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Libraries and AIDS in Sub-Saharan Africa: Realities of Information Culture and Professional Identity

Albright, Kendra S. and Isaac Kigongo-Bukenya

ASIS&T Annual Meeting - 2006 (ASIS&T 2006)
Austin, Texas, November 3-9, 2006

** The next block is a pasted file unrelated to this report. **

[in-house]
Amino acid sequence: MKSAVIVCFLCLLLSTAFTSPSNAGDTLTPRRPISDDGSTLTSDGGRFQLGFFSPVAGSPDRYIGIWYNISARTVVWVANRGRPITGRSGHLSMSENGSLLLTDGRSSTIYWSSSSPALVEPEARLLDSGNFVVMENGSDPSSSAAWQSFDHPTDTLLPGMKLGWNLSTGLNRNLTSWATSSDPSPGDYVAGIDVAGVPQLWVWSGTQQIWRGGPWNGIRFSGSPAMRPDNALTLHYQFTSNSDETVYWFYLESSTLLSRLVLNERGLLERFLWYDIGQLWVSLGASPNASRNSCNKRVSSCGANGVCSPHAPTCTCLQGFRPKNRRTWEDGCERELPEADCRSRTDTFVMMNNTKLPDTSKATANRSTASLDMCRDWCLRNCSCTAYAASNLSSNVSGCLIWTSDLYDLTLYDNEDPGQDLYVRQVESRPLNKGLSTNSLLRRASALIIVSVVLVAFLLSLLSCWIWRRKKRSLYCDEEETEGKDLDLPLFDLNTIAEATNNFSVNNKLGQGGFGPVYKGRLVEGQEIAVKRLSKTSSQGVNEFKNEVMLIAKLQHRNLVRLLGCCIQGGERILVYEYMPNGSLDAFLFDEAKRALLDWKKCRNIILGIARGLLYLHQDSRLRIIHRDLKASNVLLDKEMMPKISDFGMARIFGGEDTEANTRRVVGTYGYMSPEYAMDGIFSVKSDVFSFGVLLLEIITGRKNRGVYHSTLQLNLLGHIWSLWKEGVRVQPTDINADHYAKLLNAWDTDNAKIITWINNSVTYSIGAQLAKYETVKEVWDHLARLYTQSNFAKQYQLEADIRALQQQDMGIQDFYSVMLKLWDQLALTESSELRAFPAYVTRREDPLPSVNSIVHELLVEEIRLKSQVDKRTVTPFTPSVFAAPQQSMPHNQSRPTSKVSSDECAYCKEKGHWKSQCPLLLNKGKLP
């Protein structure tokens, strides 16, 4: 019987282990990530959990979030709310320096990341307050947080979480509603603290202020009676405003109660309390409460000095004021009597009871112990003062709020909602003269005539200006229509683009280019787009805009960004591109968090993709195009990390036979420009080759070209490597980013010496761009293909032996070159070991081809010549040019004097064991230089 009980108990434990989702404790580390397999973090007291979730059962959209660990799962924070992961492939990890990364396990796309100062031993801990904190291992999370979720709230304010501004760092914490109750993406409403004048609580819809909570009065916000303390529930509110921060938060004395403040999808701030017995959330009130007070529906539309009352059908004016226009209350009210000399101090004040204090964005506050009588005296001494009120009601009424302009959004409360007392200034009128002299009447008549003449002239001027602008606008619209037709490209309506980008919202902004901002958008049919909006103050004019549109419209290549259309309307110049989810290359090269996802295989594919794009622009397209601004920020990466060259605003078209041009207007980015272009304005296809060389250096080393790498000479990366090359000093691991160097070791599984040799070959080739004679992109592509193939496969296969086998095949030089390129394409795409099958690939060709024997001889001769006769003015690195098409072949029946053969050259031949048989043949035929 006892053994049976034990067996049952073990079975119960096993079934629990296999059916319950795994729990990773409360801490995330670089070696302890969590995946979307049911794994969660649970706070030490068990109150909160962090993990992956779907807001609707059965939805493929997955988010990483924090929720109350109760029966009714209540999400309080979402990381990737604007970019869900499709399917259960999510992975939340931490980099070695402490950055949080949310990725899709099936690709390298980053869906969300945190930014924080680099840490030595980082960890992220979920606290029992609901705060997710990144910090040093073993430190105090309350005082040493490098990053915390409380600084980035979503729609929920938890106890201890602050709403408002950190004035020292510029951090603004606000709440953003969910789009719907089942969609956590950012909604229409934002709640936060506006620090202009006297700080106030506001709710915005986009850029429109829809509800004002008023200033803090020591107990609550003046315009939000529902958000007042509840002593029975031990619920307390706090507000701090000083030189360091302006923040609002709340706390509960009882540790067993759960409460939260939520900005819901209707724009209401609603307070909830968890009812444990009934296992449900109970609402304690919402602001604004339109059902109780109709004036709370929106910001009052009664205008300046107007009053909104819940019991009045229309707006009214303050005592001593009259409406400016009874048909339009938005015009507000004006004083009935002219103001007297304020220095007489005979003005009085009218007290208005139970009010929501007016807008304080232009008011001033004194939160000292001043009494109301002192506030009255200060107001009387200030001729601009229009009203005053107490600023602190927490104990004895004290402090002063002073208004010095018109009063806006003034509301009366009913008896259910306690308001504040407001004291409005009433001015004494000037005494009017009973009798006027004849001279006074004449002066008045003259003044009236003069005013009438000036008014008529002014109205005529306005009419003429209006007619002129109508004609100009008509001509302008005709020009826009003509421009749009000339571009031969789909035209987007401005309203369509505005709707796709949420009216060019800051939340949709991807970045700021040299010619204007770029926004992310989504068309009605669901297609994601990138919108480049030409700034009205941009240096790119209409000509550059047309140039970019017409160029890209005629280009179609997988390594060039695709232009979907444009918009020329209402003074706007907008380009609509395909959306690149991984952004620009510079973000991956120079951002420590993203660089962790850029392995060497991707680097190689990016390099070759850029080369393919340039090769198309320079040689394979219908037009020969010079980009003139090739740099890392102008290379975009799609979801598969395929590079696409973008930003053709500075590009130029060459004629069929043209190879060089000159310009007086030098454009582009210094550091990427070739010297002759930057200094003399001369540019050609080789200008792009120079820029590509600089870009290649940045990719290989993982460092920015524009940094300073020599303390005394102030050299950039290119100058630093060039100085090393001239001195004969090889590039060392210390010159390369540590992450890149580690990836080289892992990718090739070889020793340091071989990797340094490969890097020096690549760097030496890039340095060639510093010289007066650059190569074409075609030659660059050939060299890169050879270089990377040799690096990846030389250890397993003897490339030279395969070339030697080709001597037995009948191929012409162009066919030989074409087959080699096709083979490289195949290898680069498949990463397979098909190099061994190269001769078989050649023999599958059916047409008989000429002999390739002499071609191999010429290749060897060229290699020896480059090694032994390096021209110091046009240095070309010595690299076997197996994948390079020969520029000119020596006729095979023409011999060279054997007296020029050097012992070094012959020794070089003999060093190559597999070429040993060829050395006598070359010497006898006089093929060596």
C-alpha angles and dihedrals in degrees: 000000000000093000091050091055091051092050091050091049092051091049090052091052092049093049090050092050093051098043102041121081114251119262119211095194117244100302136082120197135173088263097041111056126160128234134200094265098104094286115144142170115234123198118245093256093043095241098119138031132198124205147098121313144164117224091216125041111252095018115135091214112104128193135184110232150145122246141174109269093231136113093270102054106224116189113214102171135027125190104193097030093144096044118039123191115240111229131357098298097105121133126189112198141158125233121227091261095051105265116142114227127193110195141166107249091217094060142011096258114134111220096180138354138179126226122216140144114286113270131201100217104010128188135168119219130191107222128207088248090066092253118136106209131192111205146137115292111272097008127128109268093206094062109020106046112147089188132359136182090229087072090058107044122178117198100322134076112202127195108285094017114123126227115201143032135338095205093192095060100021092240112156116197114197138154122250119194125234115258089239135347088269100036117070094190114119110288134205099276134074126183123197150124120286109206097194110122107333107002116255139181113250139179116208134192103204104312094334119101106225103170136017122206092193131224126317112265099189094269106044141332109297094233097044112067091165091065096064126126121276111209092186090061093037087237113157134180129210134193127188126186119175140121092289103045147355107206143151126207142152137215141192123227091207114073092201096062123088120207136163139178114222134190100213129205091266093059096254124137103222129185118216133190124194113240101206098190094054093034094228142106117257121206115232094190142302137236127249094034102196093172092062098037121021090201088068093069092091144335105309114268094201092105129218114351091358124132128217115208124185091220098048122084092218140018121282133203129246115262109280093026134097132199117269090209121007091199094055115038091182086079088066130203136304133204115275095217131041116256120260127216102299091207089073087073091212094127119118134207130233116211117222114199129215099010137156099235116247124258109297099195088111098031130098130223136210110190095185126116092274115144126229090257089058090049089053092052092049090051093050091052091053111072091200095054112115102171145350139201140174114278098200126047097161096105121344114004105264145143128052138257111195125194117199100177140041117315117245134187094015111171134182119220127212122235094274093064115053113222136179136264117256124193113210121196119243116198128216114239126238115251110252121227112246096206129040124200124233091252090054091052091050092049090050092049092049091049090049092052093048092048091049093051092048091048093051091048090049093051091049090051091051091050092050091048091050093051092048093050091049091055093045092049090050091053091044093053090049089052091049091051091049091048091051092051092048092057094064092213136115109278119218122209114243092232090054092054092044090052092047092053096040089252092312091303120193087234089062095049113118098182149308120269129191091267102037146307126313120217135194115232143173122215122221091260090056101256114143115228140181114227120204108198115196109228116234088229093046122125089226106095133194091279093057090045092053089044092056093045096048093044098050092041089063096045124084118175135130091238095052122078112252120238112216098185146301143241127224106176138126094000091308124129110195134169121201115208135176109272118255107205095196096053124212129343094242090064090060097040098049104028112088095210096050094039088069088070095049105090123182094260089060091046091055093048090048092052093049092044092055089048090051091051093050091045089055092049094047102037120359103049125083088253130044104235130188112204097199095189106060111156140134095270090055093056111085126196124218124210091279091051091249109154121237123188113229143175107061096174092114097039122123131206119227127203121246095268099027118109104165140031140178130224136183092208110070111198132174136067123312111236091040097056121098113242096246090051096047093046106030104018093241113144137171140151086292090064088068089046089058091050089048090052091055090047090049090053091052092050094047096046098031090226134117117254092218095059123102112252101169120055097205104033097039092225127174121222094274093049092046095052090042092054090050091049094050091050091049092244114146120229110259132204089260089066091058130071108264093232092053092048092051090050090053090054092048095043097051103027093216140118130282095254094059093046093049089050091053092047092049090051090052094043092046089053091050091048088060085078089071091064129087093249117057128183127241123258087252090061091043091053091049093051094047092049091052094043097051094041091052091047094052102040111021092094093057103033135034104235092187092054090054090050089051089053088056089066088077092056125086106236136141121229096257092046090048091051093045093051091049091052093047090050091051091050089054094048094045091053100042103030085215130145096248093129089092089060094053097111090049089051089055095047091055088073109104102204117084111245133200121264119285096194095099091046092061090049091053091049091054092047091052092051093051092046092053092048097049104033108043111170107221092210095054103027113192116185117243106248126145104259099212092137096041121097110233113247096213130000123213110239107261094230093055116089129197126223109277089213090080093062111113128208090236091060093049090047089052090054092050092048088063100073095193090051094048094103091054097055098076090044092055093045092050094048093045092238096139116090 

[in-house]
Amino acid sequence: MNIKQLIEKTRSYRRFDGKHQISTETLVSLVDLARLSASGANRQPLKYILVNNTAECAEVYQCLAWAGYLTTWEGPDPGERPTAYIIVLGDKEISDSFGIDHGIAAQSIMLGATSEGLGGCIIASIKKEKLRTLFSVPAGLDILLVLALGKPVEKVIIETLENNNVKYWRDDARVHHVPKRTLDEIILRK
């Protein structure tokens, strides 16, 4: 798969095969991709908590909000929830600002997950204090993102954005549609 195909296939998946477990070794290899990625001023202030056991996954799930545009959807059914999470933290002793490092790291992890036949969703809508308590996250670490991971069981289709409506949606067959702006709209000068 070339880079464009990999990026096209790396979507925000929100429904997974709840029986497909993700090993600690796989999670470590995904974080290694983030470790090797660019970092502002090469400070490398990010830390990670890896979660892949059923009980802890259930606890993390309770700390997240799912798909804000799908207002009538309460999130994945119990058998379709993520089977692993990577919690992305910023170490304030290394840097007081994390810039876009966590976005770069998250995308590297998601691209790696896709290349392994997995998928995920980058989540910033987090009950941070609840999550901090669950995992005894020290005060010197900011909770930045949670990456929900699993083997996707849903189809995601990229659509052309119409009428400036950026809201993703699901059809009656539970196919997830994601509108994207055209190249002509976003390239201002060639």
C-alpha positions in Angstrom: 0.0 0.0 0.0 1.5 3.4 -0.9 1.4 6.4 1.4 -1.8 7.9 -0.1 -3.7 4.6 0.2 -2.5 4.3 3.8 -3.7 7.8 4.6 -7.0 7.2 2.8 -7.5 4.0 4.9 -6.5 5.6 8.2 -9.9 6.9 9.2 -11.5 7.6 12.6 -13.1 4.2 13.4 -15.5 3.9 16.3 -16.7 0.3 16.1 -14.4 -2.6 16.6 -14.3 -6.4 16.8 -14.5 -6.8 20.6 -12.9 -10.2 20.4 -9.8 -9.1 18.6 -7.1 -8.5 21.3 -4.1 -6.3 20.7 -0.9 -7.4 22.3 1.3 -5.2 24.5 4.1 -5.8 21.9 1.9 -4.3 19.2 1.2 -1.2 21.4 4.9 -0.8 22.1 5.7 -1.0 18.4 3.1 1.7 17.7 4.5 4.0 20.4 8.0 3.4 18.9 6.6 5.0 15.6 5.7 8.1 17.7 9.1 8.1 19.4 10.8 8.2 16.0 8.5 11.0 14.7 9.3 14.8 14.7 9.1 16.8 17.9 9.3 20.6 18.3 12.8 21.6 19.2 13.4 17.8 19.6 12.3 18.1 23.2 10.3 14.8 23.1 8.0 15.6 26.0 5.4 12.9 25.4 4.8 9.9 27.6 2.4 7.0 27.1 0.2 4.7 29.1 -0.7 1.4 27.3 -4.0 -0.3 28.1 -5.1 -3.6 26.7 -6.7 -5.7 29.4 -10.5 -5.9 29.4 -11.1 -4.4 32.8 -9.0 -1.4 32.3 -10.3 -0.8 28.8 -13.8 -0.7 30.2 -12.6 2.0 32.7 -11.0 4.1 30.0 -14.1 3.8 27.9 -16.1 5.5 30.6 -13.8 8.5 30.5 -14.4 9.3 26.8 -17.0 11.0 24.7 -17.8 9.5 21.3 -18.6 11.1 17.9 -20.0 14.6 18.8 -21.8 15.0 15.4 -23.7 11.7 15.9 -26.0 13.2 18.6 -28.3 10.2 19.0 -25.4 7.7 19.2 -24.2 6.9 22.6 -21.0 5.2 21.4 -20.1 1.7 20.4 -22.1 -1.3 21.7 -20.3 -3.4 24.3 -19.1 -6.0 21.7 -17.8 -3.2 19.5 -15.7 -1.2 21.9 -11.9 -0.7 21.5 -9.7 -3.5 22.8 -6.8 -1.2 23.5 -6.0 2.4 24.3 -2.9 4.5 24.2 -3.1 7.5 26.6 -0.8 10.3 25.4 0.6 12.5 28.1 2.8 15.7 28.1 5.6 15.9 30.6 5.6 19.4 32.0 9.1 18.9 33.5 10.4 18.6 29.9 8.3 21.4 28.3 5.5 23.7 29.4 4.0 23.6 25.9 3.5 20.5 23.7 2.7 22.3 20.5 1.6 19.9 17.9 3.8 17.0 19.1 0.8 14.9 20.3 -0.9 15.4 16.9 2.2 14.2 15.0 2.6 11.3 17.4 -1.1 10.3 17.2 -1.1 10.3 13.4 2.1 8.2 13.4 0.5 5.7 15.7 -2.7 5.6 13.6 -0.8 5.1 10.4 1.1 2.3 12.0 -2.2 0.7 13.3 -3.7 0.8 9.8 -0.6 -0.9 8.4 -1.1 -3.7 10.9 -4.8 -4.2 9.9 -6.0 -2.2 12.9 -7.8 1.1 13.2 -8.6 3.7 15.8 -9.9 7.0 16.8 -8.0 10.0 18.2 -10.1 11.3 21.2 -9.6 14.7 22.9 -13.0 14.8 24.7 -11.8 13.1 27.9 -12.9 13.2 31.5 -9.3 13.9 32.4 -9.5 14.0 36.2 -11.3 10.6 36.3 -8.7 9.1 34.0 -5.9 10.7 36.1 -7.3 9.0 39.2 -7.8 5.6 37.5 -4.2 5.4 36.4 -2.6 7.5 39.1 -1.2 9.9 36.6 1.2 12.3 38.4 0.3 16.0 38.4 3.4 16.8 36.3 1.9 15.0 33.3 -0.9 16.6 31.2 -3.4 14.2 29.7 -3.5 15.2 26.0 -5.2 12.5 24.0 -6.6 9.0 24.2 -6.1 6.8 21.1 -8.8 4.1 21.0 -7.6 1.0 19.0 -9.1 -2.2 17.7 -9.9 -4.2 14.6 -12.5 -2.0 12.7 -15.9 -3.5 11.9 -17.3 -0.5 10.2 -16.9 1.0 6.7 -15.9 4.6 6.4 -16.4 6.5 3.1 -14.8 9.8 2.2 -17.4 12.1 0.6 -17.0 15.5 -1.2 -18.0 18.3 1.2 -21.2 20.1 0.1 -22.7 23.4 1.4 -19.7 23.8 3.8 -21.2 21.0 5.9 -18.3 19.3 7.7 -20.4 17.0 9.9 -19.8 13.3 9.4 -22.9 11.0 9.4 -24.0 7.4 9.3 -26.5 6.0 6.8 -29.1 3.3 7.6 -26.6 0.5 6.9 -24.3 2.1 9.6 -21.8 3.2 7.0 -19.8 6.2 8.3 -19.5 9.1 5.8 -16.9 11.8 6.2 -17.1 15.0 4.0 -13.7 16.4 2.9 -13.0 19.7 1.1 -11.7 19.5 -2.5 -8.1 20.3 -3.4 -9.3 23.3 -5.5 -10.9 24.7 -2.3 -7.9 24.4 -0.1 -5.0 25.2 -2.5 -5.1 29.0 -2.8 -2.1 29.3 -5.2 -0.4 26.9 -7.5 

The United Nations Educational, Scientific, and Cultural Organization (UNESCO) defines a library as “any organized collection of printed books and periodicals or of any other graphic or audio-visual materials, and the services of a staff to provide and facilitate the use of such materials as are required to meet the informational, research, educational or recreational needs of its users” (1970). Libraries, by UNESCO definition, are few in SSA, although there are many relevant information related activities. Library and information professionals (LIS) in SSA face obstacles including illiteracy, oral tradition, and a limited awareness of the need for libraries. Despite the perception that libraries are unnecessary in SSA, there are record numbers of professionals graduating from LIS programs and engaged in productive information-related work. A particular example is the need for information in the fight against AIDS. Information must be organized, managed, and disseminated to help combat the spread of the disease. This paper presents the preliminary findings of a literature review and survey of library and information professionals in Sub-Saharan Africa who are involved with HIV/AIDS information dissemination. A summary of AIDS information activities are presented, identifying challenges for LIS professionals in Sub-Saharan Africa. Opportunities and recommendations for LIS education and professional identity are discussed.

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